Active storm pattern will continue for the next week. First storm is moving through currently with strong winds and moderate to heavy precipitation expected into the morning. Snow will continue in the mountains through tonight.

Discussion

Strong storm currently moving across the region. Surface pressure continues to fall ahead of the strong mid/upper jet (over 100 kts at 500 mb) approaching the north coast. The strongest pressure gradient lies over the Sacramento Valley where the SAC to RDD gradient is currently 9.6 mbs. Wind gusts over 40 mph have been common (with a few gusts over 60 mph) over the northern half of the Sacramento Valley since late Monday evening and gusts over 30 mph are beginning across the Sacramento area. The axis of stronger winds will gradually shift south early this morning, and winds will begin to taper across the northern Sacramento Valley around daybreak. Winds are expected to decrease considerably by late this morning, though it’ll remain breezy today.

Radar shows a large band of mostly light to moderate rain moving across the area. There have been some embedded areas of heavy rain, but these have been brief across the valley. So far the only isolated minor flooding reports have been due to clogged storm drains.

In the Sierra, the Colfax snow level radar indicates the snow level is above 11k ft currently, but in reality it’s about 6 to 6.5k ft along I-80 where heavy snow has been occurring over Donner Pass since midnight. The forecast sounding at KBLU is pretty isothermal above 850 mb despite strong warm-advection, so snow may hang on near the pass level before snow levels drop behind the cold front at midday. So, we’ve pushed up the start of the Winter Storm Warning to early this morning where the combination of snow and strong winds will make for very difficult driving conditions.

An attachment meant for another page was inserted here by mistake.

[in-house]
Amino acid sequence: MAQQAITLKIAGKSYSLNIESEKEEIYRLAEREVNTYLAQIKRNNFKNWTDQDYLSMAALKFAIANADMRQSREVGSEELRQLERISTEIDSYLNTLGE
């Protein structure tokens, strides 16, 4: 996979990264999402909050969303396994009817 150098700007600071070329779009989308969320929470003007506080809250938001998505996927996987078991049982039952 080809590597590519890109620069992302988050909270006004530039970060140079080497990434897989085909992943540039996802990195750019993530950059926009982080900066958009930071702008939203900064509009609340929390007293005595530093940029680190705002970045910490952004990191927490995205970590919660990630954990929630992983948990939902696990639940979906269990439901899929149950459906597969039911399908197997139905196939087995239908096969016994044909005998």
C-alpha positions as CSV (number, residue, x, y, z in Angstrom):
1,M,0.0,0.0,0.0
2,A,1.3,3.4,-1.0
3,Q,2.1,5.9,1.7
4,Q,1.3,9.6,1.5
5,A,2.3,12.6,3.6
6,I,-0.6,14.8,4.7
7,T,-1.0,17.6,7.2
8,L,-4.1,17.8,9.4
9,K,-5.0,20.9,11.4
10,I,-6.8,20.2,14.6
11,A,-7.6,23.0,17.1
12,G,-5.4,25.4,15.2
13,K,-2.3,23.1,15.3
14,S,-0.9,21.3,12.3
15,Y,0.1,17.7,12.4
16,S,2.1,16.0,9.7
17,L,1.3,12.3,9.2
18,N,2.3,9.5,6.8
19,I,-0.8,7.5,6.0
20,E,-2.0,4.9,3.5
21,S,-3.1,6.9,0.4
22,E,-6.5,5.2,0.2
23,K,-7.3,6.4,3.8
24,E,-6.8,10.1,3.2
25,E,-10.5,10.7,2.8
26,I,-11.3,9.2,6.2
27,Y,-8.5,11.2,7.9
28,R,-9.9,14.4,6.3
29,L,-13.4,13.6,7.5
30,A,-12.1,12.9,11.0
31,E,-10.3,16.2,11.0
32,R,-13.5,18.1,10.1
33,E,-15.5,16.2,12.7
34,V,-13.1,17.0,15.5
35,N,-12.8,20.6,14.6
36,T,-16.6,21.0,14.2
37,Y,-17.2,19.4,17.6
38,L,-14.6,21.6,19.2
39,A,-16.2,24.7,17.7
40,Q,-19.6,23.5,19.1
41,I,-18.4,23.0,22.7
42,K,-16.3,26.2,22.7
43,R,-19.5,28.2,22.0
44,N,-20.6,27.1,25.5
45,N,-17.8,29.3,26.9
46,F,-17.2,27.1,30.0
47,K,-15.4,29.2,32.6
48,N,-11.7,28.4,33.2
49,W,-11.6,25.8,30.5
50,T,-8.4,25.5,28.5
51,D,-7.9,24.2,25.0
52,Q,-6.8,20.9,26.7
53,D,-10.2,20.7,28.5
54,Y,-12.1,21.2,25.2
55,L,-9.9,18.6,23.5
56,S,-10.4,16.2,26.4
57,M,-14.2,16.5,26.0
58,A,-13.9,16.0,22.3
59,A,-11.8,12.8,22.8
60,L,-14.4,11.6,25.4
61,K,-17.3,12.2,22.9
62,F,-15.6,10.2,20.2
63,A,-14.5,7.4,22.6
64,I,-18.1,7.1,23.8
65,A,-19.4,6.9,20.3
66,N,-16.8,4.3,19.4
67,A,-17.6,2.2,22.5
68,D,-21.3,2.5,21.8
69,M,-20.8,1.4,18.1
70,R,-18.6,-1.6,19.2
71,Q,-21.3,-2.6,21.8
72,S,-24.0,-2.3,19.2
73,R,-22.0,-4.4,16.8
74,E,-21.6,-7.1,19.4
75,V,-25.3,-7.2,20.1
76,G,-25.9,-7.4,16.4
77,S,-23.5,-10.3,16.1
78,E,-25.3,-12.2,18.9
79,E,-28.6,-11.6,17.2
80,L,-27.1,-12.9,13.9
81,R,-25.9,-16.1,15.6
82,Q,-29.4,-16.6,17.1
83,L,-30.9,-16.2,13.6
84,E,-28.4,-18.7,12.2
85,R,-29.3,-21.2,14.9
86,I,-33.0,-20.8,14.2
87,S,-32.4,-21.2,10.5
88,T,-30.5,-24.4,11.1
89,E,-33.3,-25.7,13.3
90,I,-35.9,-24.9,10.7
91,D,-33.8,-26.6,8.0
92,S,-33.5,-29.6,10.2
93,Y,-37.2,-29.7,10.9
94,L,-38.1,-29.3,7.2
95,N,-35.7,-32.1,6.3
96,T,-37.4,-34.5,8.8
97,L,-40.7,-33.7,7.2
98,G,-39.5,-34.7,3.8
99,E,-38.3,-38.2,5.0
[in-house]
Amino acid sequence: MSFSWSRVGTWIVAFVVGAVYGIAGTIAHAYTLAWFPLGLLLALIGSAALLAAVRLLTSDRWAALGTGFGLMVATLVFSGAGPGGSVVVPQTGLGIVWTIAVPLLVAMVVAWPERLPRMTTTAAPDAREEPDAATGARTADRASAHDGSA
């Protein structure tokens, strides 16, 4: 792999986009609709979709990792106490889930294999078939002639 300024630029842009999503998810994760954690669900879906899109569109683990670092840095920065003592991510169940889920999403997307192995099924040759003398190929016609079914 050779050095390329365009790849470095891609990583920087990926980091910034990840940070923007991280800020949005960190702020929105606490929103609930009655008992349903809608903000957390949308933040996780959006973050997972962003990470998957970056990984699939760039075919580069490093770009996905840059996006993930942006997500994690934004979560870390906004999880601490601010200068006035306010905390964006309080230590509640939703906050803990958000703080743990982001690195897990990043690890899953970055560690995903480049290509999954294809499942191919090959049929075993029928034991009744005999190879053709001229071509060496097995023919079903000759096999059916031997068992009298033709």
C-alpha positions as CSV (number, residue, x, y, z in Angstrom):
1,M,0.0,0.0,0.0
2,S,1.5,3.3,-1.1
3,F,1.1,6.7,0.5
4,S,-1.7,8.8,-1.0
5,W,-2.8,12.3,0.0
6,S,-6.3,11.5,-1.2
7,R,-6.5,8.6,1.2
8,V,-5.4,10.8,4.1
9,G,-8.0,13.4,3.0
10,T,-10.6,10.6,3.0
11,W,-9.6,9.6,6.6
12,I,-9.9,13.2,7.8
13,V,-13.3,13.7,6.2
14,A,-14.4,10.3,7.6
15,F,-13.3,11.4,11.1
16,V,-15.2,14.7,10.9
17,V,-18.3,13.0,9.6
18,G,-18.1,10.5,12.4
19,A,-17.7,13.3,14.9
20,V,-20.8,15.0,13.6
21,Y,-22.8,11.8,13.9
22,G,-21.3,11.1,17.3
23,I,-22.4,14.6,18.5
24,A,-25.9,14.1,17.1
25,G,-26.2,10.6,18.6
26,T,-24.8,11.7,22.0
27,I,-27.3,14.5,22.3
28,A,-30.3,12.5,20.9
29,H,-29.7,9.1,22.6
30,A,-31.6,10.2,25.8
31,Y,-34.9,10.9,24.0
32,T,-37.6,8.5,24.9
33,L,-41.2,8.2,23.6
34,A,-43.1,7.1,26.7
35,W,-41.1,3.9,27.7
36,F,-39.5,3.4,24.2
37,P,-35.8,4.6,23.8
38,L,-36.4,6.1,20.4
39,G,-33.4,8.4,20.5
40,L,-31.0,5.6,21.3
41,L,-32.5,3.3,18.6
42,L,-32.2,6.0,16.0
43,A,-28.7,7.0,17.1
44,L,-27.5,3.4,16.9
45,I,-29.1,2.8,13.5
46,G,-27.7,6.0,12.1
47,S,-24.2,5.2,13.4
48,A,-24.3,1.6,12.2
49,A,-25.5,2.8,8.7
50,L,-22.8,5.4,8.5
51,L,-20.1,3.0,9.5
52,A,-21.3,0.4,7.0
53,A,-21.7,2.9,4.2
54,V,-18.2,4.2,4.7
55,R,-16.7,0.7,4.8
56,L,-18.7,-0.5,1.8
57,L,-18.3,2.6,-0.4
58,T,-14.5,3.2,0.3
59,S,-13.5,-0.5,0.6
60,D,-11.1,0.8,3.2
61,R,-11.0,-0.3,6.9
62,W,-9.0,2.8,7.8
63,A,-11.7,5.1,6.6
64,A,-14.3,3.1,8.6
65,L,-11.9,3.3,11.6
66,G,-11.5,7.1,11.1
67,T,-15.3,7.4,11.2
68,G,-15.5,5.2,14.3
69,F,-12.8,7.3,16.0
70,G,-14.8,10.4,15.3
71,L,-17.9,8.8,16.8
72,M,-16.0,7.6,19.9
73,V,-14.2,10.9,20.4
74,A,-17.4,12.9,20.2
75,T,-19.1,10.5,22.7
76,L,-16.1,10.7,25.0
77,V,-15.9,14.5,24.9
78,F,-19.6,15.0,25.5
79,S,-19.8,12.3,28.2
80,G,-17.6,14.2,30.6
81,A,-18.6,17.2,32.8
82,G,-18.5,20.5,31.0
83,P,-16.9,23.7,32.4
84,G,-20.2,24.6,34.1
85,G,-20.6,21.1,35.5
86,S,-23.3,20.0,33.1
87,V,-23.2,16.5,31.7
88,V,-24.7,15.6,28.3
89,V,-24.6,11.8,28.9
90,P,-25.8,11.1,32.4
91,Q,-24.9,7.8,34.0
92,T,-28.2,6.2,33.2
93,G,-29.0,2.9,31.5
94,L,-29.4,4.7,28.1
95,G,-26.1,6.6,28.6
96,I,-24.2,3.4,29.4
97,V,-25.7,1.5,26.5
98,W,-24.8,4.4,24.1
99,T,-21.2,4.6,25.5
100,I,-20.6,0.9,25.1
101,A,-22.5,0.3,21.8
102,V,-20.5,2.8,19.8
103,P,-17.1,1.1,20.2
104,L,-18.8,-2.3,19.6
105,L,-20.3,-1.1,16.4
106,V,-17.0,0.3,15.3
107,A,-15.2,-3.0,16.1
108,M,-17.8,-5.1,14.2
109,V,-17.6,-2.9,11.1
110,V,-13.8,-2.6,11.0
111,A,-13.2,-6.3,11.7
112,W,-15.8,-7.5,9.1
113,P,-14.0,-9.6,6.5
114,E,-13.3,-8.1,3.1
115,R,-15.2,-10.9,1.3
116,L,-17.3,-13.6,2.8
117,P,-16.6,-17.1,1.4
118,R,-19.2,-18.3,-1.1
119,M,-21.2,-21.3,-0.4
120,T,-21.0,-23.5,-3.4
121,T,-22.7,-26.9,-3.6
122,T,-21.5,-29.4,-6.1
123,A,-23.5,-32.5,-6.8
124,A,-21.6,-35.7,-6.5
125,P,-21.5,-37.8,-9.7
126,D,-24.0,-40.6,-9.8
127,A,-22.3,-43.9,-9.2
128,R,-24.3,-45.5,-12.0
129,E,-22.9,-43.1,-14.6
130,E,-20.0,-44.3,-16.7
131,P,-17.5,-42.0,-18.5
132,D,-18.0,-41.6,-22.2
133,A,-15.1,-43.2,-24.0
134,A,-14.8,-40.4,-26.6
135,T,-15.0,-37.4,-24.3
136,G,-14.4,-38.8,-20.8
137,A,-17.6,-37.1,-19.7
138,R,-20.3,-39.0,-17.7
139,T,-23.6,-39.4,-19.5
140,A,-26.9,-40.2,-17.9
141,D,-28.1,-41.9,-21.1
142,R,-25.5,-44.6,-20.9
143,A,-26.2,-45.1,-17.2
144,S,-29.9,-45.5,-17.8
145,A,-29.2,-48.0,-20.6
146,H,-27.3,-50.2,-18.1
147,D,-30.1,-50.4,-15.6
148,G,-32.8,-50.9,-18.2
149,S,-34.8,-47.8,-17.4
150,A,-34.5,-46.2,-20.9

The front is forecast to drop south of Sacramento this morning with light to moderate rain forecast to hang on into the afternoon across the northern San Joaquin Valley. To the north, breaks in the clouds will allow destabilization to take place over the Sacramento Valley with potential for a few thunderstorms by mid to late afternoon. Forecast soundings for the northern Sacramento Valley show considerable lower-level shear as surface flow remains backed beneath strong mid-level west-northwest flow. If sufficient instability develops for isolated thunderstorms, it appears there will be a non-zero risk for funnel clouds, or a weak brief tornado, in the area from Redding to Chico.

Showers hold on in the Sierra tonight into Wednesday morning, but dry weather returns elsewhere.

A weaker series of systems, but longer duration, moves in beginning Wednesday night and continuing into the weekend.

Extended Discussion (Thursday through Sunday)

The wet pattern continues late this week and into the new year. Ensembles are in good agreement that we will see a second storm bringing more widespread precipitation Thursday night into Friday as another short wave trough pushes to our north. Moderate rain and heavy snow can be expected at times again with this system.

A third more impressive storm will dig deeper and pull in higher moisture levels and we will likely see a period of moderate to locally heavy rain along with heavy mountain snow above 6,000 feet. Valley rain is projected to be around 1 to 2 inches. This storm system continues to favor southern areas with the heaviest precipitation expected from about I-80 southward.

Exact details remain unclear but confidence is good that the unsettled wet weather will continue. There could be a lull from rain and snow late Sunday and Sunday night as a short wave ridge builds in.

Additional systems bring the potential for more rain and mountain snow next week, with the unsettled pattern continuing.